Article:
Andrew Triolo took a break, looking a little under-caffeinated on a recent Tuesday morning.
The assistant vice president for design at South Nassau Communities Hospital had been overseeing construction of the South Nassau Urgent Care Center at Long Beach, which is set to open Tuesday in a parking lot at the defunct Long Beach Medical Center.
Two shifts of about 70 workers each have been working seven days a week for close to a month to make sure the center opens on time, and that has meant many long days for the architect.
The night before he didn't leave until 10:30, and Triolo said he was working "on fumes." But he said he was excited "to get health care to the community."
South Nassau officials said the $3.9 million center, a 4,700-square-foot modular unit shipped from Raleigh, North Carolina, is a first step toward providing more robust medical care on the barrier island since the Long Beach hospital was closed after being badly damaged by superstorm Sandy in October 2012.
"It's the beginning of a coordinated health care delivery system returning to Long Beach," said Mark Bogen, chief financial officer at South Nassau.
In May, a U.S. Bankruptcy Court judge approved the sale of the financially ailing 162-bed Long Beach hospital to 435-bed South Nassau for $12 million.
Awaiting state approval
The Oceanside hospital is still awaiting approval by the state attorney general's office to formally acquire Long Beach's assets, required because Long Beach was a not-for-profit facility. Bogen said he hoped that would be completed by the end of July. The attorney general's office said it had received the petition and it was under review.
South Nassau has pledged to operate a free-standing emergency department on Long Beach, a process that Bogen said could take anywhere from six to 18 months. Not having an emergency department -- especially in summer when the population of the barrier island swells -- has been a source of anxiety among officials and residents.
Long Beach City Manager Jack Schnirman said the city council was "very pleased" to see the new urgent care center, but he made it clear the city council was eager to see "a fully functioning 911 receiving emergency room."
Although the center won't be an emergency department, it will be staffed with board-certified emergency doctors and nurses, said Dr. Joshua Kugler, chairman of South Nassau's department of emergency medicine.
"It will be hospital grade," he said.
With 10 exam rooms, two procedure rooms, an X-ray machine, an ultrasound machine and eventually a CT scan, it will be able to handle a large summer population, Kugler said. Hours will be 9 a.m.-9 p.m. Monday to Friday, and 10 a.m.-8 p.m. on weekends and holidays. An ambulance will be parked at the center in case of a life-threatening emergency.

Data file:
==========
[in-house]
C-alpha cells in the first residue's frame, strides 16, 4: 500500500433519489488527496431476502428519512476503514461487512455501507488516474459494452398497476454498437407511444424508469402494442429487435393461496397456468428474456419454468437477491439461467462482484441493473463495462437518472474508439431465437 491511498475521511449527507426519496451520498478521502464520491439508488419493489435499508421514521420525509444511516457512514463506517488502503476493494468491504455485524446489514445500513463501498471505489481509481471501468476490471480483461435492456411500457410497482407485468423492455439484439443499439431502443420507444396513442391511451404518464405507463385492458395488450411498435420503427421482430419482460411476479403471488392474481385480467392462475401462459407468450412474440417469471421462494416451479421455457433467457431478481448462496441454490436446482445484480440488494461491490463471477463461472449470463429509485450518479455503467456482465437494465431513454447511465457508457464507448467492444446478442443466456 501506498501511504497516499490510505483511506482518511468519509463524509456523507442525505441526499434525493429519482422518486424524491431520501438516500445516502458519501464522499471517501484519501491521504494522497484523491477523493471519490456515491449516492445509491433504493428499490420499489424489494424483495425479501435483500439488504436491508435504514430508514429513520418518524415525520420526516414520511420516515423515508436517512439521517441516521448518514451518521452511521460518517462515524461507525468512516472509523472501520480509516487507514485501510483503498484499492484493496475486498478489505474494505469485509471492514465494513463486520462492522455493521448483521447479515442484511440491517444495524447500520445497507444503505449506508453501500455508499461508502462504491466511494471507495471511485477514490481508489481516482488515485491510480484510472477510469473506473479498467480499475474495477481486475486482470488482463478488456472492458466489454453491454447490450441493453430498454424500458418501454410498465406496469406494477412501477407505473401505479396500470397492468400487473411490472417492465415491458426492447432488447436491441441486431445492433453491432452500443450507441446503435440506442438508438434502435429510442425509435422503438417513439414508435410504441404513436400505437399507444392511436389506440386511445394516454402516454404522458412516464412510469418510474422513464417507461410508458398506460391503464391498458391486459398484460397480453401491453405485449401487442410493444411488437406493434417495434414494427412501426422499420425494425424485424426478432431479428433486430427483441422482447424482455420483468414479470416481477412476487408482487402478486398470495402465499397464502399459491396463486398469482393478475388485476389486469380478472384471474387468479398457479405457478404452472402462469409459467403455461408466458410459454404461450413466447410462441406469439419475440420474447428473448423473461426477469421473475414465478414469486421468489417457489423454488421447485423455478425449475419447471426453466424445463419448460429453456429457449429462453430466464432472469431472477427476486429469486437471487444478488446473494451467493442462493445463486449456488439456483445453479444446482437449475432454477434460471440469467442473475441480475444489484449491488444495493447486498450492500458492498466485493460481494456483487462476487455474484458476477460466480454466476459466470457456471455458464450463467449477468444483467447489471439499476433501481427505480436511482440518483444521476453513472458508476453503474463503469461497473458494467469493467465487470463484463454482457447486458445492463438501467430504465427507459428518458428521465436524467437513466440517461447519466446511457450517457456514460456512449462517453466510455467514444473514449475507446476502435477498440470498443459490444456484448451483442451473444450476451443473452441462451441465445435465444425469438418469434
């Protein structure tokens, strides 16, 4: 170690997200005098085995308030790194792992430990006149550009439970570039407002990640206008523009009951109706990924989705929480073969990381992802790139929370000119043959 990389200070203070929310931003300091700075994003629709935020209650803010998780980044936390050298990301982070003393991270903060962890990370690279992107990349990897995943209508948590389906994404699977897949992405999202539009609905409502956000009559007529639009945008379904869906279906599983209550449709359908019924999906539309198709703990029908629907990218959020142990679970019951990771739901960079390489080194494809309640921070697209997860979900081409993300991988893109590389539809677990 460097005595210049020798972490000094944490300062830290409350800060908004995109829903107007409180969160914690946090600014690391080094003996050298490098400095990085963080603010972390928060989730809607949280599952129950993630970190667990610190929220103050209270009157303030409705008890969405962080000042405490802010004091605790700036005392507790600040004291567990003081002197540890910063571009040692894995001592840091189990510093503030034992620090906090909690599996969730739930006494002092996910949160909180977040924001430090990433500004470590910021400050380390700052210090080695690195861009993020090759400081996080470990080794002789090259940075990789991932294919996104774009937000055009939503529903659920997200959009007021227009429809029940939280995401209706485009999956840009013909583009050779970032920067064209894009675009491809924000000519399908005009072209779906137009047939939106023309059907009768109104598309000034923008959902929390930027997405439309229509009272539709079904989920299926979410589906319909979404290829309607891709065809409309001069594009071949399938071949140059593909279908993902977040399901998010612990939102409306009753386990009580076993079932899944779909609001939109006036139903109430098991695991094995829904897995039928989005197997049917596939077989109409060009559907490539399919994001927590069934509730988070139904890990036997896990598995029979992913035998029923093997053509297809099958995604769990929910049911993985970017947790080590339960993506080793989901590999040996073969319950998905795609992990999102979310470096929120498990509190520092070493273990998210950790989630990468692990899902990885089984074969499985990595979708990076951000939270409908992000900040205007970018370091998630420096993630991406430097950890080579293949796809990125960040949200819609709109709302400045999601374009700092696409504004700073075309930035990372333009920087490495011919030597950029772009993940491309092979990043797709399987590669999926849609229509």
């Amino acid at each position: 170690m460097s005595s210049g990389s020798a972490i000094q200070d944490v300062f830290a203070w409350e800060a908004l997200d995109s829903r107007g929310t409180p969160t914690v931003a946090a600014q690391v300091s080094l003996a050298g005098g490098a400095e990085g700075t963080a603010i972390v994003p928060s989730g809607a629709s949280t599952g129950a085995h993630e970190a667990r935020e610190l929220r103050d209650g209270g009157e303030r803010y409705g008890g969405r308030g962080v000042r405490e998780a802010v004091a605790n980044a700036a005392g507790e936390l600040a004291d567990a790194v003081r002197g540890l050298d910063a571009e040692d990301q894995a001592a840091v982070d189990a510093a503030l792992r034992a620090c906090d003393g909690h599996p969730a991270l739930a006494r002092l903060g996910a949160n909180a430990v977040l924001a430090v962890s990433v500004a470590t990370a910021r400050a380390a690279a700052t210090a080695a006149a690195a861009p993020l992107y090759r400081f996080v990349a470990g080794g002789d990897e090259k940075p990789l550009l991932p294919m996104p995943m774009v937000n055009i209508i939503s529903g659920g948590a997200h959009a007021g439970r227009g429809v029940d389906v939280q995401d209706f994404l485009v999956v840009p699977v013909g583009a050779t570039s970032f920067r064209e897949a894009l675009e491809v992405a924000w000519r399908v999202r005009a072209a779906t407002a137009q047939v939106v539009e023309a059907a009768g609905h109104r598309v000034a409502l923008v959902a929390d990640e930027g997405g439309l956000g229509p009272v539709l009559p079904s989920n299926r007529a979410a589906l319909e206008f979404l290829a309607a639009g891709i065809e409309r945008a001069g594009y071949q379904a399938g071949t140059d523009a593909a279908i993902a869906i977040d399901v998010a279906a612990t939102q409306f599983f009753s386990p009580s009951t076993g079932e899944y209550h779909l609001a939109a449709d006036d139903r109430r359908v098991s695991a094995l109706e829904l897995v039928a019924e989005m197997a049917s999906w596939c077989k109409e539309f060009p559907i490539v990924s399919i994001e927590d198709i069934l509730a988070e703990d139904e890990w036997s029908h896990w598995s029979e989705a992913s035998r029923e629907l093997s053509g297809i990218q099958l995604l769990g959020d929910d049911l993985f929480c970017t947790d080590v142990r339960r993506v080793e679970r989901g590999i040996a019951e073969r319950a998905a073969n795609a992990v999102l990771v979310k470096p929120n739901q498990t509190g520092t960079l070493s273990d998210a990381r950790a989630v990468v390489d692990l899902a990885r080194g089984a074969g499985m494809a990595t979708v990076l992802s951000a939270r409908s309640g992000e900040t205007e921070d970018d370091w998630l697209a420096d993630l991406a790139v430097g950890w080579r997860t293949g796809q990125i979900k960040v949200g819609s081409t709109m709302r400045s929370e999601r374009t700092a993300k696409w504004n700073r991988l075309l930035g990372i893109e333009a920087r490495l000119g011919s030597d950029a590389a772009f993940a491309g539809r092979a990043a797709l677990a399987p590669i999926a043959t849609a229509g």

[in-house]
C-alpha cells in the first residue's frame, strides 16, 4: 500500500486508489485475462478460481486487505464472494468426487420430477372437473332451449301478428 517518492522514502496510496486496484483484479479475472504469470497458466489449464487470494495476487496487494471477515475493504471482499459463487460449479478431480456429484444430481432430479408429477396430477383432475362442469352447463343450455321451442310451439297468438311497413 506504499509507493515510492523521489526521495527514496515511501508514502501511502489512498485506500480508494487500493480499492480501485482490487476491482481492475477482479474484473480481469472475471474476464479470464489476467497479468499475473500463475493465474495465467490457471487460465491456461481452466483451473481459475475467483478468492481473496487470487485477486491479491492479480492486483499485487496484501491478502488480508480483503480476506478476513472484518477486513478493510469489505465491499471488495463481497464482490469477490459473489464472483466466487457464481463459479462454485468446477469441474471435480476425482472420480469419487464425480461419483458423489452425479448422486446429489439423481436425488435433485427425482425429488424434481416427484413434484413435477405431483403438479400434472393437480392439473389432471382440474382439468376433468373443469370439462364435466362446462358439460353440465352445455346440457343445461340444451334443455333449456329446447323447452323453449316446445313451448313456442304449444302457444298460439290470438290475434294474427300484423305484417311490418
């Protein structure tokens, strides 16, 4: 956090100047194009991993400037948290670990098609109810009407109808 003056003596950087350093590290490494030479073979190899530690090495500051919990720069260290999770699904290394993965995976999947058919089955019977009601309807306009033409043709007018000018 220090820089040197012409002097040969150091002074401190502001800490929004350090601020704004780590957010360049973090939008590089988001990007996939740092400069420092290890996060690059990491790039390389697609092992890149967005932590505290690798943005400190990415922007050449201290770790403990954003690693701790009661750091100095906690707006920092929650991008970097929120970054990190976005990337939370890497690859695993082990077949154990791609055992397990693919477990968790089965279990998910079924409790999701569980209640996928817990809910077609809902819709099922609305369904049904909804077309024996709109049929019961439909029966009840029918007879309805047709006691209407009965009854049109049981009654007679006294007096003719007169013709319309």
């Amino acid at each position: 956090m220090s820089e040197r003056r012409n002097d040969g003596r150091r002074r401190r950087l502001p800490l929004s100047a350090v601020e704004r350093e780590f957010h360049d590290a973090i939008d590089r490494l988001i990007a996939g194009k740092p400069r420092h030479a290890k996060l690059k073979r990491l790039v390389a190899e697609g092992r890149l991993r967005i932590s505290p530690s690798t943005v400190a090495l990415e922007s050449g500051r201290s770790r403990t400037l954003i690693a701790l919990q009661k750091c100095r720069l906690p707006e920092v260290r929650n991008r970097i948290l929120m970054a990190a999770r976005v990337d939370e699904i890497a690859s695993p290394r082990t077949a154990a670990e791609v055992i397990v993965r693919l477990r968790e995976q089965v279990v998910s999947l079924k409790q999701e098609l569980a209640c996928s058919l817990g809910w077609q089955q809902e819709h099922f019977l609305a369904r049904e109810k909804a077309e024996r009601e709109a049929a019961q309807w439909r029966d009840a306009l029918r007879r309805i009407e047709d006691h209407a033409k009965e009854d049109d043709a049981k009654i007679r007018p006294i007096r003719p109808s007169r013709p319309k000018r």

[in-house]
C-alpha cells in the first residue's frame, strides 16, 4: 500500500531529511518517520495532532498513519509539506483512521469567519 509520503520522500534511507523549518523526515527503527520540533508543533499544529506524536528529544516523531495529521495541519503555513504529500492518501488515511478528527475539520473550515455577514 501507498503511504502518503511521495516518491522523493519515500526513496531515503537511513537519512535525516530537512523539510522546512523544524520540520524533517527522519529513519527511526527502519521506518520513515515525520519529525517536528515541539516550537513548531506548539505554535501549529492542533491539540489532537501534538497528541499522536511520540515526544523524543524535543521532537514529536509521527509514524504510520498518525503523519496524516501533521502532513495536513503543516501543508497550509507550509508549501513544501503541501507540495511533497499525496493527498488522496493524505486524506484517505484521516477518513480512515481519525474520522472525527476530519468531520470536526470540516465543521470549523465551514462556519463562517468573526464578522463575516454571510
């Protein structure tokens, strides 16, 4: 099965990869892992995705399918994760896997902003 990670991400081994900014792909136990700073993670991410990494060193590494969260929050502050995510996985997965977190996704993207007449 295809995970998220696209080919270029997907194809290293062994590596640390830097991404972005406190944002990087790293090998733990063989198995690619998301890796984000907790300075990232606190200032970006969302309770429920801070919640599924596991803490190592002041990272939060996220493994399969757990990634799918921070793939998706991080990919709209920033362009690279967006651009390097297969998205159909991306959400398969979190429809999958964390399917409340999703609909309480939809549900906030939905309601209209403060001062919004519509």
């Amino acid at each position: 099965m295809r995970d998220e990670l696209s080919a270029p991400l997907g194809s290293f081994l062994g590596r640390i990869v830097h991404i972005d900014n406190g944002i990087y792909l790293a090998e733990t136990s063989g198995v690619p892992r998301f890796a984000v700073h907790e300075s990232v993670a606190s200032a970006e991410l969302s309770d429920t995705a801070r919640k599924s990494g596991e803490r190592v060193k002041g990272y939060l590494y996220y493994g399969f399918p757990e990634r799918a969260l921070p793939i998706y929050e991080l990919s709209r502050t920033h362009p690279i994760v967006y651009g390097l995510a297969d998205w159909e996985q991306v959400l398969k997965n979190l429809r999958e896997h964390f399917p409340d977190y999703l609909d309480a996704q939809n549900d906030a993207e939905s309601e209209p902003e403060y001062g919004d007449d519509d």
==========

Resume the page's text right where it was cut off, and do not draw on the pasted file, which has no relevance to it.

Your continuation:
Whether the now-empty hospital building will eventually house an emergency department or other medical departments remains unclear. About $20 million from the Federal Emergency Management Agency has already been spent on repairs to the hospital. FEMA has approved another allocation of money for repairs and upgrades, which, "although not finalized, may approach $150 million," Bogen said.
Despite the repairs, South Nassau officials said they worry structural damage or mold is still lurking behind walls, which they can't inspect until they legally take ownership of the building.
"The experts have said even behind the cosmetic facade, there could be significant structural issues," Bogen said. "Without opening things up we really won't know."
It's even possible, he said, they will have "to pull the whole thing down."
In the meantime, officials and advocates said they were pleased with the urgent care center.
Assemb. Harvey Weisenberg (D-Long Beach) said that although he would prefer a full-service hospital, he was "grateful to have a resource of excellent health care coming to Long Beach."
State Sen. Dean Skelos (R-Rockville Centre) said he was "encouraged by the opening of this new facility."
Barbara Bernardino, facilitator for the Beach to Bay Central Council of Civic Associations, who has been spearheading protests to reopen a full-service hospital, said she was feeling "more optimistic" -- although she said she won't give up her fight for a hospital with beds.
"Certainly it's not a solution, but it's something," she said.